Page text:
SMART Letter #48b
November 2, 2000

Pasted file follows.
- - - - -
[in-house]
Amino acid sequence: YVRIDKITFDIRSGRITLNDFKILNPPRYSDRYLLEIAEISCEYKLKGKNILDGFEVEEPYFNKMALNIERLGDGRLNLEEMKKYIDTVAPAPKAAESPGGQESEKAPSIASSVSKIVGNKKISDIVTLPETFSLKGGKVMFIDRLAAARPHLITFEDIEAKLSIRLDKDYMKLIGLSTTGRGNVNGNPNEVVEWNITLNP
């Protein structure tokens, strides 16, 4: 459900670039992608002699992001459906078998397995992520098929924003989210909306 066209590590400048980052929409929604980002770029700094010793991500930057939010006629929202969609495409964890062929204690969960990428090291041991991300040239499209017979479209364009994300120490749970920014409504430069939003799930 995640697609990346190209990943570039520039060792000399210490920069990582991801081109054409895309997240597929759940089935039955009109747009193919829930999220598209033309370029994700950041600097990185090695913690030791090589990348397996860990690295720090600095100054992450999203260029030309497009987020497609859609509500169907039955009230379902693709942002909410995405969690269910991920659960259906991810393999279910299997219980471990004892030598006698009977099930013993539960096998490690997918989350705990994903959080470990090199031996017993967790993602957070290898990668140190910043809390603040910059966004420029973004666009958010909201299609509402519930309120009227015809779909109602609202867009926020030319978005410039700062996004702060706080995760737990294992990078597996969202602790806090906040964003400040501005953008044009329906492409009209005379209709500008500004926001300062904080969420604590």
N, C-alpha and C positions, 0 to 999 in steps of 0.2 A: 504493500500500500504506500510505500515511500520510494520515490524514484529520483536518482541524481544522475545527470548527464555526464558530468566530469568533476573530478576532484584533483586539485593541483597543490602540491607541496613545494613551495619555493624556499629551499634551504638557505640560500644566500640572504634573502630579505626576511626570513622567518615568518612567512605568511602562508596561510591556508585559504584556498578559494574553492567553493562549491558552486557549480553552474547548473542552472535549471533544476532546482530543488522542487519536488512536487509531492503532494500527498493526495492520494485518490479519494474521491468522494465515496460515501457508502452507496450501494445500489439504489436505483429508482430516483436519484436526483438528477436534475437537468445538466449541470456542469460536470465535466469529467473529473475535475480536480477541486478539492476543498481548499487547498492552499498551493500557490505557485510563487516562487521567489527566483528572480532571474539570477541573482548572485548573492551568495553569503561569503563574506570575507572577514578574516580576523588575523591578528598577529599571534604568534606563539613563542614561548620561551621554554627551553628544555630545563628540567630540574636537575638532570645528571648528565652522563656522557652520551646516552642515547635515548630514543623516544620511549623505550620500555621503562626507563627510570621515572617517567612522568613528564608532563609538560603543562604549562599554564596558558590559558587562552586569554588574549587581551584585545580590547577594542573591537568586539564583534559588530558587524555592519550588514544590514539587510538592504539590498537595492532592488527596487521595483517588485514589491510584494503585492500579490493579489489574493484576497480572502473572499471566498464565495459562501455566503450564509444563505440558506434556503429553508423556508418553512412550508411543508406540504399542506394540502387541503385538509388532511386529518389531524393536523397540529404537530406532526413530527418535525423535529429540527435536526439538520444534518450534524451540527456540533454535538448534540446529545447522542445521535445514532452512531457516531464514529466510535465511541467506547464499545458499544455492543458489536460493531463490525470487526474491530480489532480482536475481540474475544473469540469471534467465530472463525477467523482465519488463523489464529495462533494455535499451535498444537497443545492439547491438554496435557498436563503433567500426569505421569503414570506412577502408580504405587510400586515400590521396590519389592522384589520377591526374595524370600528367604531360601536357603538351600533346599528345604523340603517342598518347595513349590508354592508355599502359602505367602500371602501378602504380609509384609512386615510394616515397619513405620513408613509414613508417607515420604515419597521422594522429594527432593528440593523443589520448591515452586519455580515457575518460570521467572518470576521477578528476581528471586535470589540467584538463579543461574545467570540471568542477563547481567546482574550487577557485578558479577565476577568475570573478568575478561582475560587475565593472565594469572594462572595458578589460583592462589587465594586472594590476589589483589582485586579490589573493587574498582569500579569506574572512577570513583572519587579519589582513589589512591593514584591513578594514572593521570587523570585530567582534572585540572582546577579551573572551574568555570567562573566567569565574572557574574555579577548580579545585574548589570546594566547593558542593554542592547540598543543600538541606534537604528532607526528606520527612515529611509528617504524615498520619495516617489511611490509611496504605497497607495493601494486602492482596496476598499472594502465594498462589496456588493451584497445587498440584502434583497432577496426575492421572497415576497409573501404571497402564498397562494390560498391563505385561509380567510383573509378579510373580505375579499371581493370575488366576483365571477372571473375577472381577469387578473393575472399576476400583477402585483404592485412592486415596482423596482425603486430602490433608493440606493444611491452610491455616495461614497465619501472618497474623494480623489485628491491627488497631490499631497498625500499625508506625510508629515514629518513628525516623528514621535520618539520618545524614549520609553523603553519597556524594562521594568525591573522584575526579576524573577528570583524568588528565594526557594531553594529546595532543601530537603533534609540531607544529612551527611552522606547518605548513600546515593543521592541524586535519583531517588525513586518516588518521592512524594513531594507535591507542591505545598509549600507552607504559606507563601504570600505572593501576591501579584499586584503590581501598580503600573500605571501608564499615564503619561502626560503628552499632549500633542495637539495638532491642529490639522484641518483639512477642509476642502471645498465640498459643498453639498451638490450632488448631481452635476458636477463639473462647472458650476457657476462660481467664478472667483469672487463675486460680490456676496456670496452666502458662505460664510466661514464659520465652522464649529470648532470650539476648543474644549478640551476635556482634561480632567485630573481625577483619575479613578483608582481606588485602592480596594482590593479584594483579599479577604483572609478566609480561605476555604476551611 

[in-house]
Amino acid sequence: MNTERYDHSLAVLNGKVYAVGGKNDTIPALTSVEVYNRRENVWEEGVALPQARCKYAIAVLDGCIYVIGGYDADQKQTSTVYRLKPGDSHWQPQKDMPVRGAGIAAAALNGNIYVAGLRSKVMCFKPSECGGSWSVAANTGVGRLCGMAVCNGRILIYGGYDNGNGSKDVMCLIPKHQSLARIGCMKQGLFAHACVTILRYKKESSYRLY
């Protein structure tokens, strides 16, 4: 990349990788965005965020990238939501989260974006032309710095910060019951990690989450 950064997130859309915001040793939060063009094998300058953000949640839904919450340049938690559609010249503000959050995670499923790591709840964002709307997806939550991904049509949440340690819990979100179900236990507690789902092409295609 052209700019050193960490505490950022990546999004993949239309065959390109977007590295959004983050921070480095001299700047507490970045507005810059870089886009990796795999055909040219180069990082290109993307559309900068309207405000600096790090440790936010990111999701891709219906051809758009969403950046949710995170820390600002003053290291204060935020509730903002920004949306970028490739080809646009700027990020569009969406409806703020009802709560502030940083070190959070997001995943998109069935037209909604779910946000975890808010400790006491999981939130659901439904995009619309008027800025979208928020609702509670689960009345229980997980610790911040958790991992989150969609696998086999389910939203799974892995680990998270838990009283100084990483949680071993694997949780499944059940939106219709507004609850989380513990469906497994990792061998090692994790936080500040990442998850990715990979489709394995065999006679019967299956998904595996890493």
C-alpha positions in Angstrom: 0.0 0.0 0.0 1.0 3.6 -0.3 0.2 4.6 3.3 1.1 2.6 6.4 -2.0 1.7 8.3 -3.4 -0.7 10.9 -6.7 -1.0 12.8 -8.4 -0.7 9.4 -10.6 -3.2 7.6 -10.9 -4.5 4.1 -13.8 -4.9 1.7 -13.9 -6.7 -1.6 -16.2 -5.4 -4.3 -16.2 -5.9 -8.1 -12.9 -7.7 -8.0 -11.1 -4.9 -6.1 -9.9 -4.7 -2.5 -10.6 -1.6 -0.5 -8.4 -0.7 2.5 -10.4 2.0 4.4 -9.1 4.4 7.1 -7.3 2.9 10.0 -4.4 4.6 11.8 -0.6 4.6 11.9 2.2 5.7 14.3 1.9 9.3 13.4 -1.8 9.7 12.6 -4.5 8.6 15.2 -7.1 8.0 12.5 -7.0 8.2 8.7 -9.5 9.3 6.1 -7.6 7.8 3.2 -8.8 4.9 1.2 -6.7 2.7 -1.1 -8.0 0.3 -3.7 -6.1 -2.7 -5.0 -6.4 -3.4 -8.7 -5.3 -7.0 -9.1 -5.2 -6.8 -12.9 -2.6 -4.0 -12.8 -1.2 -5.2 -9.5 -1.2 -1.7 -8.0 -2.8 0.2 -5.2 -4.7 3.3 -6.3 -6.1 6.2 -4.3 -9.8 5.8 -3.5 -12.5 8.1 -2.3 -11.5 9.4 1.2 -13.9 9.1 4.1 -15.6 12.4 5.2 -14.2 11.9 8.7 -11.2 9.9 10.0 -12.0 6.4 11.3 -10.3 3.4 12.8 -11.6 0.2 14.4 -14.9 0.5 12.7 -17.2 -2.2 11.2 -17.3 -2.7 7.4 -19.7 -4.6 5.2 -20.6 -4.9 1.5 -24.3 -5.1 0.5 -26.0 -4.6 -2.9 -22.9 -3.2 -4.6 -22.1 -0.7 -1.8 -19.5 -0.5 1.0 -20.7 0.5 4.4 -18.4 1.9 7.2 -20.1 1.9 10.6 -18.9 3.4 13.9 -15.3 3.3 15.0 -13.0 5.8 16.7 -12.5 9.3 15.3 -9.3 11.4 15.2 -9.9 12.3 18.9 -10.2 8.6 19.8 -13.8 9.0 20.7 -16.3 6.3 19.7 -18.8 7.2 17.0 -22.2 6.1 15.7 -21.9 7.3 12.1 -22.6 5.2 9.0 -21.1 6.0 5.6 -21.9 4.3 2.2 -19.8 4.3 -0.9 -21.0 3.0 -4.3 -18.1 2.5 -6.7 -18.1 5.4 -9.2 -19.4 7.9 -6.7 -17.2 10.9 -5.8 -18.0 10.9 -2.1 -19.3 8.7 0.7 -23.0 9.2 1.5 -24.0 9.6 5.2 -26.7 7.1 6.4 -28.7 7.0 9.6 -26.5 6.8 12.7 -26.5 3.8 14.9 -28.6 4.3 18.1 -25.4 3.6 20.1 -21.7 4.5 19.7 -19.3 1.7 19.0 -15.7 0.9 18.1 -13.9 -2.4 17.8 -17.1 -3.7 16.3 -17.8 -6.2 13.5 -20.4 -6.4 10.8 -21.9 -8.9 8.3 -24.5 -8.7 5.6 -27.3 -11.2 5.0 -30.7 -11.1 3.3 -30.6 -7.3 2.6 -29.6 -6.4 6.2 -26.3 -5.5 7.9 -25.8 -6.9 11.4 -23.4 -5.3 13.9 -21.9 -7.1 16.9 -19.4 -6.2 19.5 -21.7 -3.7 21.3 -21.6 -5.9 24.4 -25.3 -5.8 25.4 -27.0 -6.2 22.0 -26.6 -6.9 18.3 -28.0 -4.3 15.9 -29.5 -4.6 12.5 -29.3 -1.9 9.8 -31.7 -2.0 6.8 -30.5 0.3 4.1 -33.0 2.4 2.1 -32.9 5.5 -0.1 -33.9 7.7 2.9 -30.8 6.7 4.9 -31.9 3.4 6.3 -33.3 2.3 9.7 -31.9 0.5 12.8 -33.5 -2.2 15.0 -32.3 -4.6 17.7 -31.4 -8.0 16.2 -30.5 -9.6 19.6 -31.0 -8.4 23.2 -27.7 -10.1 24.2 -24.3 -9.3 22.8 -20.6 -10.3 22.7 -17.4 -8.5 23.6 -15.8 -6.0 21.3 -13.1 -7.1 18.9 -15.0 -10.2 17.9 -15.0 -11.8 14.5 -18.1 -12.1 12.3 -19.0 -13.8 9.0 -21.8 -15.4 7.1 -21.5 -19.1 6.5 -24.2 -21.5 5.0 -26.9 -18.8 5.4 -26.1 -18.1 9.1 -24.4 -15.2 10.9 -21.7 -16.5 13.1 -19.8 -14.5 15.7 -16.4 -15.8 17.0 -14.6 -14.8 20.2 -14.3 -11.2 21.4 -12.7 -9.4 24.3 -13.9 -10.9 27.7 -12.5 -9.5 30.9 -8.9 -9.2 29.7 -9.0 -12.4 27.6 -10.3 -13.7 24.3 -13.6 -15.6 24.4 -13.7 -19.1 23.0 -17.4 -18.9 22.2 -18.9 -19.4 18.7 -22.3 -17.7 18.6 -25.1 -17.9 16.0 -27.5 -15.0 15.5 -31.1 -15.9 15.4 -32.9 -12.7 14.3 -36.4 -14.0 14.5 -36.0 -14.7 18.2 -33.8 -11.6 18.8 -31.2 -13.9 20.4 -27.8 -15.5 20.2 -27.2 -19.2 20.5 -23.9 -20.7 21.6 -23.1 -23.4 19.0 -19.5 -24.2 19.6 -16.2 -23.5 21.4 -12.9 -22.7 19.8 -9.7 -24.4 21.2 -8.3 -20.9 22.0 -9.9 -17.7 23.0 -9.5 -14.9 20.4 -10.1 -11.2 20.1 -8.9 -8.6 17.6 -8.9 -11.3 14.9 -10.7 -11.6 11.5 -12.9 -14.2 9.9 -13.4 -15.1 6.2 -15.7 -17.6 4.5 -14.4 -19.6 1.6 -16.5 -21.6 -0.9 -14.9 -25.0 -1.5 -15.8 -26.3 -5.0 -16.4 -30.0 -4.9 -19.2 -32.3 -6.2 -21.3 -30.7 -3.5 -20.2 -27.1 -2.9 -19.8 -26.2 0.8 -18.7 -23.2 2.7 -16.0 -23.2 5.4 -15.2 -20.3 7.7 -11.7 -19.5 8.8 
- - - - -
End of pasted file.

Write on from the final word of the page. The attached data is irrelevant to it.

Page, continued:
!@#$%^&*()!@#$%^&*()!@#$%^&*()!@#$%^&*()!@#$%^&*()!@#$%^&*() ------------------------------------------------------------ SMART Letter #48b -- November 2, 2000 Copyright 2000 by David S. Isenberg -- "what snew" -- -- 1-888-isen-com ------------------------------------------------------------ !@#$%^&*()!@#$%^&*()!@#$%^&*()!@#$%^&*()!@#$%^&*()!@#$%^&*() CONTENTS > Quotes of Note C. Michael Armstrong, Bernie Ebbers > More Streetside Chat with Scott Moritz, > Conferences on my Calendar, Copyright Notice, Administrivia ------- QUOTE OF NOTE: C. Michael Armstrong "Now we're creating four growth-oriented businesses. Each will be well-financed, well-led and well-stocked with the products and services its customers want and need. This is the next logical step in the transformation begun three years ago . . . The big change is in the exciting opportunity we gain by multiplying AT&T by the power of four." C. Michael Armstrong, CEO AT&T. in a letter to AT&T Employees, Oct. 25, 2000 QUOTE OF NOTE: Bernie Ebbers "We recognize that we, as a company, have let you down. I have let myself down. We certainly don't look at this as the best day of our life . . . [The attempt to acquire Sprint] ended up a mistake - and I am certainly accountable for that mistake . . . I'm sure with the recent performance of this stock, people have a legitimate right to ask if I have a right to lead this company." Bernie Ebbers, CEO WorldCom announcing WorldCom's restructuring, quoted in Financial Times, October 26, 2000 ------- The TSC Streetside Chat: Telecom Guru David Isenberg By Scott Moritz, Senior Writer, Originally posted at 8:00 AM ET 10/28/00 [This is a continuation of my conversation with that is documented (and snidely commented upon) in "Guru Wonders -- SMART Letter #47" -- David I] "Ma Bell (T:NYSE) always attracted some of the brightest minds in technology, but it also had a way of ignoring them. Among those ignored was David Isenberg. "As an in-house visionary, Isenberg's views (see his article, Rise of the Stupid Network) eventually got him ushered out of AT&T. His sin? He challenged the notion that there was continued value in a business built on controlling the network. New technologies such as the Internet, Ethernet and Optics were unleashing a radically abundant network capacity that would change all the previous rules about networks and how network equipment was designed. "Earlier this week, featured Isenberg's thoughts on AT&T's current breakup plans, which he had advocated for years. What follows picks up the conversation with Lucent (LU:NYSE - news) and its failure to adjust to these disruptive forces. Isenberg provides a glimpse of Lucent's arcane product-development practices that pit engineer against engineer and one command chain against another. "Isenberg's current role as an independent telecommunications consultant and strategist has brought some of the world's most provocative upstart networking companies to his door. He also reminds us that the Internet has unleashed some powers that need to be cultivated, and others that need to be challenged. ----- "TSC: [We discussed AT&T, but] Lucent, another company you probably feel you have some ties to, has also come upon some serious troubles. Have you been following that situation? "David Isenberg: Not as closely, but I know, in broad brush, what their problem is. "TSC: What tripped them up so badly? "David Isenberg They thought that the switch market would be forever. "TSC: That's the voice switch? "David Isenberg: Voice, yes, the circuit-switch market would be forever, and, in fact, the circuit-switch market is growing today, not shrinking. It's just that it's growing in new ways. One of the companies that's threatening to eat their lunch is Tachion. Tachion's a company in the old AT&T facility in West Long Branch, N.J., where former AT&T employees build telephone switches. And so the only thing that's changed is the name on the door and the symbol in the stock market. But it's an AT&T building, AT&T employees serving the telephone industry. "It was some engineers who left and literally worked in a basement for two years, developing something they couldn't have done at AT&T because ... well, it was AT&T at the time, but it was the part that became Lucent. "TSC: And they're developing circuit switch for voice? "David Isenberg: They're developing a generic platform for clecs [competitive local exchange carrier, or upstart local phone company], and the platform can do circuit [switch]; it can do frame [relay]; it can do ATM [Asynchronous Transfer Mode]; it can do IP [Internet protocol]. It can do all the things that a clec wants. "And in addition, in this one platform, which is like a third of a rack, it can do Muxing [a multiplexer, a device that merges several low-speed transmissions into one high- speed transmission] and Dacsing [DACS -- Digital Access and Cross Connect: Networks need one kind of DACS to cross- connect T1 lines, another to connect T3's, etc.] and echo cancellation, all of which were not only in a different department, but the vice presidents of Muxes and DACS and Echo Cancellers only talked to the vice presidents of Switches and Adjuncts in the office of the Presidents of Network systems. That was where it met, so there was just no way that Lucent could field a platform like that. "TSC: So you're using that to illustrate the problem... "David Isenberg: It's closer to the problem, but, also, there are these organizational barriers, that at Lucent came with history, that just aren't relevant. So these kids, they saw that the future was combining transmission functionality and several different kinds of switching functionality. I mean, imagine combining a router and a switch in the same box? In the same product? "Oh my God, I mean, think of the cross-organizational burdens that that would entail at a Lucent. Every time you put a different functionality into a product, you have to go up and down management chains, up and down product managers and project managers and marketing budgets and advertising budgets and development budgets and manufacturing and engineering. And they have to do these sensitive negotiations about how much of the manufacturing comes out of the router guys and how much comes out of the transmission guys and how much comes out of the switching guys and how much comes out of the adjunct guys... "I mean, fundamentally, it's an impossible problem to solve at a company like Lucent; you can't get there from here. "TSC: I'm getting a very ugly picture. So, basically, what you're saying is good riddance to that old structure? "David Isenberg: Well, it's hard to do an integrated product in an environment like that. It's really hard to cross organizational boundaries. Now, that doesn't mean that Lucent, that a division of Lucent that does optical fiber, can't do brilliant optical fiber. Or that a division of Lucent that does optical switching can't do a good optical switch. Or a division that does network protocols can't do good network protocols, or a division that does network management can't figure it out. "Because they can, and they have. But the legacy gets in the way, and in times of change, in times of rapid change, it gets in the way more. "TSC: So, no cooperation among those divisions... "David Isenberg: Well, yes. They have to compete for budget every year, and the whole idea of merit review is based on [that] ... This carries all the way up the chain. "And it means, basically, that your organization has to be better than the other organizations. So the idea of cooperating from one organization to another -- even though it's encouraged, top down -- there's not, at least in the company I knew as AT&T Network Systems, there was not enough motivation, structural motivation to make it happen. "TSC: So, same question then for Lucent. If they came to you for some advice, what would you tell them? "David Isenberg: What did I say about AT&T? Same thing. Plug it in. Break it up, spin it out, sell it off, reorganize it, reinvent yourself, get smaller, get leaner. "Lucent has one thing to keep it together that AT&T doesn't, and that's that it has the sales force, and the sales force, presumably, is where it all comes together. Where they can go in and sell an integrated solution, so there actually is still a reason for Lucent to be a company. "But maybe the right thing for Lucent would be to maintain this unified sales force, but be more like a distributor and solutions model, where what they're selling isn't necessarily stuff that's homegrown. And increasingly, I think they're moving that way. Just, are they moving that way fast enough and do they realize to what degree they're being hurt? "TSC: You were one of the first people to really champion Clay Christensen's book [the Harvard Business School professor who wrote The Innovator's Dilemma: When New Technologies Cause Great Firms to Fail], and the more of these industry tech titans that fall into trouble and weakness ... well, I guess you would tend to think that Clayton was on to something there. "How do you, as a futurist and a strategist, incorporate the need to plan around disruption and failure when you talk to your clients and customers? "David Isenberg: Well, the incumbents don't hire me too much. [Laughs] But it's a problem, and, fundamentally, I don't think you do. I think companies kind of have a natural life cycle, and when you come to the end the few remnants of AT&T that are left are going to have to make like an old Eskimo some day and just take a walk in the snow. "I mean the average life of a corporation is 40 years. If you get past that, it means you've been either extremely lucky to have found yourself at the tail end of the distribution, or you've been exceedingly flexible at reinventing yourself to meet new times and new market imperatives. "TSC: And have we seen a dramatic change in that lifespan? Do you think it's coming down? "David Isenberg: If anything, it's coming down, given all the little companies that spring up and stay in existence for a few months or a couple of years, and then fail and go out of business. The cost of failure is lower when you're a small company. "TSC: Is that a good thing? "David Isenberg: Sure, why not? It's good because you don't keep making the same mistake. If you're a little company and you don't have a whiz-bang success, then you're not strong enough to survive the punishments of the marketplace. And so you go under. It doesn't mean that the people who are in that company go under; they find other jobs and other companies, and, in fact, they've learned something in the intervening times. "So they come back, and they're stronger, more experienced, able and willing to try again, and so another company springs up. The only thing that gets destroyed in a process like that is the investors' capital, and it's questionable whether that's a problem. I mean, presumably investors invest because they can afford to lose, and, second, they're paying salaries and driving the economy forward in general, and, third, they're increasing the expertise of the workforce in general by giving them more experience. "In fact, the firms that invest in early stage companies seem to do quite well, even though -- I don't know what the statistic is -- X out of 10 of them fail, where X is far greater than one. Maybe five out of 10 of them fail, and maybe only one becomes a big hit, but that one pays for the other nine. "TSC: Sure. In the three years since you've gone out on your own, has it been increasingly hard to stay the provocateur when you become more and more entrenched on advisory boards and in financial relationships with some of your customers? Are you at the risk of losing your edge? "David Isenberg: Always. "TSC: How do you prevent that from happening? "David Isenberg I don't have a strategy, I'm just flowing with it. If I had a strategy, which I don't, it would be to engage in business only with companies I think represent the future. And then by being part of those companies, I can help to create the future and I can be part of the learning stream that goes on. "TSC: And obviously part of the financial rewards should it succeed, right? "David Isenberg: You mean there are financial rewards? [Laughs] "TSC: I mean, we can't ignore that there would be some financial rewards should these companies become part of the future. "David Isenberg: Well, that's a nice hypothesis, and I would love it to come true. So far I have some paper with some writing on it. "TSC: Could you disclose who you work with? "David Isenberg: Let's see, for the purposes of this chat, let me give you a sampling: I have a business relationship, advisory relationship with Yipes! and Terabeam, two optical-services companies that I think represent different spaces in the future. "I have a relationship with Merrill Lynch (MER). They want to know what this future is, and they need to know. I have a relationship with two incumbents, Fujitsu (FJTSY) and Motorola (MOT), and they -- how can I put this delicately? -- they're desperately trying to understand the changes that are occurring and what they can do by way of corporate response. "TSC: Are you hired as a consultant to them or is it something else? [No, I'm a Prosultant(sm). Pro and Con are opposites. Why is this so hard for editors to grasp? Prosultant is a service mark of, inc., but if editors don't want to use a service mark to describe what I do, they can call me an independent observer, a troublemaker, a dissident, a pundit, a commentator, an advisor. I feel strongly about this because the CONsultants I encountered at AT&T were part of the pathologically codependent system that kept management detached from the company they were supposed to be running. They were the whores of the Patrimonial Bureaucracy Club. Ratbert says 'consult' derives from 'condescend' and 'insult'; this certainly jibes with my AT&T experience. -- David I] "David Isenberg: The relationship varies in every case. "TSC: But all of these have some sort of financial connection. "David Isenberg: Yes. Let me also mention, when I say Merrill Lynch, I can also say And MetaMarkets represents to me the future of this disintermediated financial-services industry. "TSC: OK, let's get to your message. What about this thing you talk about: abundance? Do people understand what you're talking about when you say the abundance of bandwidth changes the value structure, or their value assumptions about their particular niche in the network? "David Isenberg: The patterns of abundance and scarcities are the economy. When the abundance of land determined how rich you were, there was one kind of economy. When the abundance or scarcity of factory and machines determined how rich you were, there was another kind of economy. "And now it's the abundance of information that determines how rich or poor you are. And so, yes, that changes everything. "Now the second thing that changes everything is what I call the stupid network. This was originally articulated as the end-to-end principle, which basically means that the network is just an empty pipe, it's a utility, and that the value is created where the pipe comes out of the ground at the edge of the network. "That actually is a direct consequence of these other abundances, but it's a hugely democratizing influence. It lets people have control over their own network services. It lets people decide how their networks are going to create value for them, rather than letting companies decide how the network creates value. "TSC: And you also originally had thought that it would be a great fertile bed for a lot of innovation around the edge. Is that coming through? "David Isenberg: It's coming through. I mean, the email is at the edge, the Web browser is at the edge, MP3 is at the edge, peer-to-peer is at the edge, all the killer apps. TV over IP is at the edge; voice over IP is at the edge; all the killer apps of the last five years that ... let's face it, that's the history of the Internet that we know; all of these killer apps are edge-based applications. They weren't invented or sold by the owners of the wires and the switches. " TSC: As a consultant, David Isenberg is receiving payment in the form of cash or shares (or both) in the following companies mentioned in this column: Fujitsu, Merrill Lynch, MetaMarkets, Motorola, Terabeam and Yipes. Copyright 2000" [Ick, barf, gag -- I ain't no stinkin' consultant! -- David I] ------- CONFERENCES ON MY CALENDAR November 5-9, 2000. Rose Hall, Jamaica. Porter Stansberry's Pirate Investor's Ball, featuring Eric Raymond, Tom Petzinger, Porter's impressive research director David Lashmet, and yours truly. Porter is a big-picture guy, a cross between George Gilder and Tony Robbins, with a nose for leading edge values in infotech and biotech. Contact Andrea Shaw,, 410-223-2648. November 13-15, 2000. Hong Kong. Jeff Pulver's VON Asia. VON stands for Voice on the 'Net. It's the premiere Internet Telephony show in the U.S. and Europe; this is the first Asian VON. I'll be doing a panel called "XON, with X = unknown." THIS JUST IN: Dan Gillmor, the genius tech columnist for the San Jose Mercury News, will be my co-panelist! For more, see November 28-29, 2000. Montreal PQ. THE NETWORKED NATION: CANARIE's 6th Advanced Networks Workshop. I'll be speaking, and so will Francois Menard, Paul Hoffert and other (mostly Canadian) folks who are honing Canada's leading edge. SMART People will remember that last year the word from CANARIE was Ethernet (see CANARIE Sings -- SMART Letter #30, December 9, 1999). Months later the Ethernet story hit The New York Times and Business Communications Review. This year I hope to learn about grids -- watch this space. ------- COPYRIGHT NOTICE: Redistribution of this document, or any part of it, is permitted for non-commercial purposes, provided that the two lines below are reproduced with it: Copyright 2000 by David S. Isenberg -- -- 1-888-isen-com ------- [to subscribe to the SMART Letter, please send a brief, PERSONAL statement to (put "SMART" in the Subject field) saying who you are, what you do, maybe who you work for, maybe how you see your work connecting to mine, and why you are interested in joining the SMART List.] [to unsubscribe to the SMART List, send a brief unsubscribe message to] [for past SMART Letters, see] [Policy on reader contributions: Write to me. I won't quote you without your explicitly stated permission. If you're writing to me for inclusion in the SMART Letter, *please* say so. I'll probably edit your writing for brevity and clarity. If you ask for anonymity, you'll get it. ] ** David S. Isenberg, inc. 888-isen-com 908-654-0772 ** -- The brains behind the Stupid Network -- **